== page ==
Step 1 - Determine If You Need to Register Your Food Business
Different registration and licensing rules and regulations exist depending on your food business' location. Examples of common food businesses that need a food business licence include:
- Mobile Food Units
- Takeaway food
- Community organisations
- Charities that handle and serve food
Other types of businesses that may require a food licence include:
- Aged care facilities
- Child care facilities
- Tour operators that prepare snacks for customers
- Food processing companies
Step 2 - Determine Your Business Classification
Each Australian State and Territory classifies food businesses differently. To determine your food business classification, you should consult your State or Territory's guidelines. These are listed for your convenience below.
If you are uncertain which industry category your food business falls under, consult our handy guide on determining your food sector.
- Australian Capital Territory -ACT Health - Health Protection Service
- New South Wales - New South Wales Food Authority
- Northern Territory - Northern Territory Department of Health
- Queensland - Queensland Department of Health - Food Safety Standards and Regulation
- Victoria - Victoria Department of Health - Food Safety and Regulation
- South Australia - South Australia Department of Health
- Tasmania - Department of Health and Human Services - Food Safety
- Western Australia - Western Australia Department of Health – Food Unit
Step 3 - Contact Your Local Authority
Keeping the above information in mind, you can now register your food business with your local council and arrange to obtain a food business licence.
To determine your local council's process for licensing, visit the Australian Business Licence and Information Service to search for relevant information based on your location and business type.
You will need to provide your local authority with certain information:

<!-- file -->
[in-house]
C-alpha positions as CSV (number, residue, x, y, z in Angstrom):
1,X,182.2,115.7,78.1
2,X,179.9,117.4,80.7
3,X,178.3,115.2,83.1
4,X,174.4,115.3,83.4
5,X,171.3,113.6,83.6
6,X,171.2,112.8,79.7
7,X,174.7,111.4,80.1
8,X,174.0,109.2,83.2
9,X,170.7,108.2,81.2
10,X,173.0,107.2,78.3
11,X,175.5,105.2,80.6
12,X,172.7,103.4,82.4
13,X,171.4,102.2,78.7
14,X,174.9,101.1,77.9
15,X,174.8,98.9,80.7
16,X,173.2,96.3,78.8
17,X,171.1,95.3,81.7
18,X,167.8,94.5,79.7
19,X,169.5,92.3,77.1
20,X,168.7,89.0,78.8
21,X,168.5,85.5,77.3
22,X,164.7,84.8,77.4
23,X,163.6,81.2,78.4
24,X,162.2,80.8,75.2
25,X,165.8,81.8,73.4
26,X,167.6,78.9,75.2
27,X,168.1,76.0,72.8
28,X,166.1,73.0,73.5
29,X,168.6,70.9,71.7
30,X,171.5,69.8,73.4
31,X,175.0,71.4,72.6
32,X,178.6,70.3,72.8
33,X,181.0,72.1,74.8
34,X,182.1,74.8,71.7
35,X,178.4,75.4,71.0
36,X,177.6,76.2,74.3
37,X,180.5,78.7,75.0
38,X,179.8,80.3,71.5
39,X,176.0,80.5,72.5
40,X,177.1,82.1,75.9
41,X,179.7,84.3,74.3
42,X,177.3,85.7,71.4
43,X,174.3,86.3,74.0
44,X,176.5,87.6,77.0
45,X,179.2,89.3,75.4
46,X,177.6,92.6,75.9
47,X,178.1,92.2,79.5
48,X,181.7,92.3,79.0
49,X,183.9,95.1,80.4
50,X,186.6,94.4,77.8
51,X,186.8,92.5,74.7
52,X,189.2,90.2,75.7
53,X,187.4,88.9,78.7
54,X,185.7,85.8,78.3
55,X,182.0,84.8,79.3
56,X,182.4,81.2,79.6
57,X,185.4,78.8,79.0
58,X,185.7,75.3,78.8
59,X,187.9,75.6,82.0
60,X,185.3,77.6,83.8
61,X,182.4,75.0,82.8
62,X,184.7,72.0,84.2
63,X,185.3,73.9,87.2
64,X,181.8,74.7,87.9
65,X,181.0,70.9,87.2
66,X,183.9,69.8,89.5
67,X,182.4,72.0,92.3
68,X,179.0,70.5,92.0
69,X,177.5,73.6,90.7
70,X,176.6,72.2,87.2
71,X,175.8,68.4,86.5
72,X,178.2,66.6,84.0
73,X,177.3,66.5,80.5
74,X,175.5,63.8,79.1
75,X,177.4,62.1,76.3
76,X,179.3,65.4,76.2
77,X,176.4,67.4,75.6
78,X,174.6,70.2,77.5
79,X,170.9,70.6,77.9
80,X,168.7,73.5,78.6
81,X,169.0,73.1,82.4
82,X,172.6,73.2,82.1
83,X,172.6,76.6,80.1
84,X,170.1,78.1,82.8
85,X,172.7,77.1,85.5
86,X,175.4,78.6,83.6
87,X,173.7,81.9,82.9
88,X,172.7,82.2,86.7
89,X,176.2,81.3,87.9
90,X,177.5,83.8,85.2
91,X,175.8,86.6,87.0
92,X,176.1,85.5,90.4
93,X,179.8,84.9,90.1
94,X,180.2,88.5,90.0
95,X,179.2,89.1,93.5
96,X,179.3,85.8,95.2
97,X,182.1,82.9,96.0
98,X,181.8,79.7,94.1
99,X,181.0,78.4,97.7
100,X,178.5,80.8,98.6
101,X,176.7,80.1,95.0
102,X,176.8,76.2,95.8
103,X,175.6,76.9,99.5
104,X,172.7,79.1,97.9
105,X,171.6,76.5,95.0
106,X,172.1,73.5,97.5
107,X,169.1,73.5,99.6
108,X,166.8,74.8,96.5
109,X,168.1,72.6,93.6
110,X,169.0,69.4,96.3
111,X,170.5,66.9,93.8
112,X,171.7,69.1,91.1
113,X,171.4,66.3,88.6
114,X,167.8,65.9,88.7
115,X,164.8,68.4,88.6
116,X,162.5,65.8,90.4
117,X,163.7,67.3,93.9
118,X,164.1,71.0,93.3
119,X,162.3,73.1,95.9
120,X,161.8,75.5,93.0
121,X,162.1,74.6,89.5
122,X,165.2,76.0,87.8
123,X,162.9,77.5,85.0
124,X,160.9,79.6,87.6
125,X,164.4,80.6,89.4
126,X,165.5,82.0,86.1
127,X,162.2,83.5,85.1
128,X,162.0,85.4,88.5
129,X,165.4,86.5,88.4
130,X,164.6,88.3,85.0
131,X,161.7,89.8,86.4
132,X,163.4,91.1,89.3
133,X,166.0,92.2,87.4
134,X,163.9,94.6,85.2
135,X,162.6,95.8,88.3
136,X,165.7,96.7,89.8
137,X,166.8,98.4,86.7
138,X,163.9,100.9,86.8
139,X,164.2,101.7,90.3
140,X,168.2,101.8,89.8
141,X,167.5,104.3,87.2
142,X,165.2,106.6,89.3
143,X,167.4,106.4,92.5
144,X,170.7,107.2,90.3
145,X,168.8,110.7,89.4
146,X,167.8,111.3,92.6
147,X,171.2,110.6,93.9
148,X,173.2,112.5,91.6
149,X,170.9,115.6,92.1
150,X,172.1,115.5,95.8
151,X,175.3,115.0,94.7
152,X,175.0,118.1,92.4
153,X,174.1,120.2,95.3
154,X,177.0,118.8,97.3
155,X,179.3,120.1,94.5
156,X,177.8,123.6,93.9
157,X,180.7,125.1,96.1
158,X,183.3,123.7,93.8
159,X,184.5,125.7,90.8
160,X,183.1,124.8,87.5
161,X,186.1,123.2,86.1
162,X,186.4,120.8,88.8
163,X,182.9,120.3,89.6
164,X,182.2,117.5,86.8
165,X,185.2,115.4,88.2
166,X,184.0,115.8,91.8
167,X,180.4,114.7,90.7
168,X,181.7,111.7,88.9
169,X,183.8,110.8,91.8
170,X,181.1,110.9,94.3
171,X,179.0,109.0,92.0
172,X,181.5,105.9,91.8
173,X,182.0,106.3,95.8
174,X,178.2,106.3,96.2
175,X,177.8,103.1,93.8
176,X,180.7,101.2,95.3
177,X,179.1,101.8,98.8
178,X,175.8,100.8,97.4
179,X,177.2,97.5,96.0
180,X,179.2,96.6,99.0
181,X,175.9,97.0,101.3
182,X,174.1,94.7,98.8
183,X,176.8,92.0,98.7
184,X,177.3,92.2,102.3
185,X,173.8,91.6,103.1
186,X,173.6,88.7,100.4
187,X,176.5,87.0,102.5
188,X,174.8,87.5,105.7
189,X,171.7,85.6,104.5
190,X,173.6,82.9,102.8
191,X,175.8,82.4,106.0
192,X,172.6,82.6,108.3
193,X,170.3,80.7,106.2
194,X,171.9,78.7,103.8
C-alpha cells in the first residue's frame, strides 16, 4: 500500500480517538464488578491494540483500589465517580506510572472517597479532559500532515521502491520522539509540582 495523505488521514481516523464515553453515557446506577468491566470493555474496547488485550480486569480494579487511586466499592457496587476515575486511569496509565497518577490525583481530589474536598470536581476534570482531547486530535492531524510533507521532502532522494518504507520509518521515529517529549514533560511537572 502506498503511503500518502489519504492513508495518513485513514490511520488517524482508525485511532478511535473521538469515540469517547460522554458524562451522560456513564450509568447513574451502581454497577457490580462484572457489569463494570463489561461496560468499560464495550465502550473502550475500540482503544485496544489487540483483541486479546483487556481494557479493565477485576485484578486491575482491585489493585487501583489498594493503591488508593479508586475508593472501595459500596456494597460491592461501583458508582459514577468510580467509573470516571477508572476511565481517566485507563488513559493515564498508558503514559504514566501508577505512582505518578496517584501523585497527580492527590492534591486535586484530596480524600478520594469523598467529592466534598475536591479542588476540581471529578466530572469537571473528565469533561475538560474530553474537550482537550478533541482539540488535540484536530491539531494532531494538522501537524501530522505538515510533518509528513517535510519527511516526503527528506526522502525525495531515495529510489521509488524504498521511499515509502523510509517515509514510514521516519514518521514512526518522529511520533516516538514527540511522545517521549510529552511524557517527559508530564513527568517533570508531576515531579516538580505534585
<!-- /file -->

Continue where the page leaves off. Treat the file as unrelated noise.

- Your food business classification
- What types of food you will be serving
- Who will be receiving your food
- Whether or not your food is pre-packaged
- Details of your nominated food safety supervisor (review the next step)
- You will need to fill out the proper paperwork, pay a fee, and renew your licence annually.
Step 4 - Consider Food Safety
All food businesses must comply with food safety law. First, your State or Territory may require you to hire a Food Safety Supervisor. Second, you may need to develop a Food Safety Program based on HACCP principles.
To learn more about your food safety obligations, consider reading:
- Food Standards Code (Food Standards Australia New Zealand)
- Who Is Responsible For The Food Safety Of A Business?
- Do All Employees Who Handle Food Need Food Safety Training?
Hire A Food Safety Supervisor
In the following States and Territories, food businesses must have a Food Safety Supervisor on staff and available at all times:
- New South Wales
- South Australia
- Australian Capital Territory
Your elected Food Safety Supervisor must have proper training and certification before they can work in the position. To help you evaluate your choices regarding Food Safety Supervisors, we have compiled some useful resources:
- What Is A Food Safety Supervisor?
- Does My Business Need A Food Safety Supervisor?
- Which Food Businesses Require A Food Safety Supervisor?
- Which Businesses Are Exempt From Needing A Food Safety Supervisor?
- How Do I Choose A Food Safety Supervisor?
- How Do I Become A Food Safety Supervisor?
- How Do I Obtain A Food Safety Supervisor Statement of Attainment?
- Can RPL Count Toward A Food Safety Supervisor Qualification?
- How Often Should I Refresh My Food Safety Supervisor Training?
- How Do I Choose A Quality Food Safety Supervisor Course?
- How Many Food Safety Supervisors Do I Need For My Business?
- How Is Food Safety Supervisor Training Different To Food Handler Training?
- Implement A Food Safety Program
In consultation with your Food Safety Supervisor, you will need to develop a Food Safety Program based on HACCP principles.
Once you have created your Food Safety Program, you will need to show evidence that your Food Safety Program meets food laws and regulations to your local council. This Food Safety Program can be audited by local government at any time, and you may face fines if your food business does not comply with all food laws and regulations.